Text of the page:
Realigning Thunder and Lightning: Temporal Adaptation to Spatiotemporally Distant EventsReport as inadecuate

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The brain is able to realign asynchronous signals that approximately coincide in both space and time. Given that many experience-based links between visual and auditory stimuli are established in the absence of spatiotemporal proximity, we investigated whether or not temporal realignment arises in these conditions. Participants received a 3-min exposure to visual and auditory stimuli that were separated by 706 ms and appeared either from the same Experiment 1 or from different spatial positions Experiment 2. A simultaneity judgment task SJ was administered right afterwards. Temporal realignment between vision and audition was observed, in both Experiment 1 and 2, when comparing the participants’ SJs after this exposure phase with those obtained after a baseline exposure to audiovisual synchrony. However, this effect was present only when the visual stimuli preceded the auditory stimuli during the exposure to asynchrony. A similar pattern of results temporal realignment after exposure to visual-leading asynchrony but not after exposure to auditory-leading asynchrony was obtained using temporal order judgments TOJs instead of SJs Experiment 3. Taken together, these results suggest that temporal recalibration still occurs for visual and auditory stimuli that fall clearly outside the so-called temporal window for multisensory integration and appear from different spatial positions. This temporal realignment may be modulated by long-term experience with the kind of asynchrony vision-leading that we most frequently encounter in the outside world e.g., while perceiving distant events.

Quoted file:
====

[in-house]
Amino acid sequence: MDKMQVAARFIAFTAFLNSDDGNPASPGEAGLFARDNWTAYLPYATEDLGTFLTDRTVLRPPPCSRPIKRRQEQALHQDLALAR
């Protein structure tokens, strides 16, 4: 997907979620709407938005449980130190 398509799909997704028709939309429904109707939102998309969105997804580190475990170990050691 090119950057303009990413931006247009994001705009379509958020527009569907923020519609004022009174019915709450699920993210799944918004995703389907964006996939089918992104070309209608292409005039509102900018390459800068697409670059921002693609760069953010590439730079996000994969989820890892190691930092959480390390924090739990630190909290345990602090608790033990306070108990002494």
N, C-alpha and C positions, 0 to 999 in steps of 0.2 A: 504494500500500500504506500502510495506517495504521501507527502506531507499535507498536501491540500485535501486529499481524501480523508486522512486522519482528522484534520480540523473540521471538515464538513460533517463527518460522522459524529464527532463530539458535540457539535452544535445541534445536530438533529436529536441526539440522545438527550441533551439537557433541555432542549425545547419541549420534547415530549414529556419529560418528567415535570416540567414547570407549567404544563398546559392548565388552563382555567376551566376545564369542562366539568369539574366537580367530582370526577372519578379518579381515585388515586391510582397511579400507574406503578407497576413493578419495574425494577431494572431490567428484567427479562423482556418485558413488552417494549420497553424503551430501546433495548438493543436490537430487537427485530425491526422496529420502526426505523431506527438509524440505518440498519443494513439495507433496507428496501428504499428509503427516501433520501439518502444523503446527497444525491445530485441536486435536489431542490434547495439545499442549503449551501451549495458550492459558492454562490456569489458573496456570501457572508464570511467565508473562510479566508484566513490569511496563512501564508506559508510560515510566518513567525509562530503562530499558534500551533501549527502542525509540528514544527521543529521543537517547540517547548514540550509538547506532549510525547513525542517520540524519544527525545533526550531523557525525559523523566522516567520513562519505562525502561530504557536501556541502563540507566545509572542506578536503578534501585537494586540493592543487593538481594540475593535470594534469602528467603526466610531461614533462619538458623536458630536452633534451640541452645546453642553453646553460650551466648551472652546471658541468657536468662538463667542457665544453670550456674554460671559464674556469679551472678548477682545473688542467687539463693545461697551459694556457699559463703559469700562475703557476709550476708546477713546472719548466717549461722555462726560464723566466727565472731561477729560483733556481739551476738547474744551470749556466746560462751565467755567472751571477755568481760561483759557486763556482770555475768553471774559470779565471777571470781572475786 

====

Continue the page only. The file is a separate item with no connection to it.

Author: Jordi Navarra , Irune Fernández-Prieto, Joel Garcia-Morera



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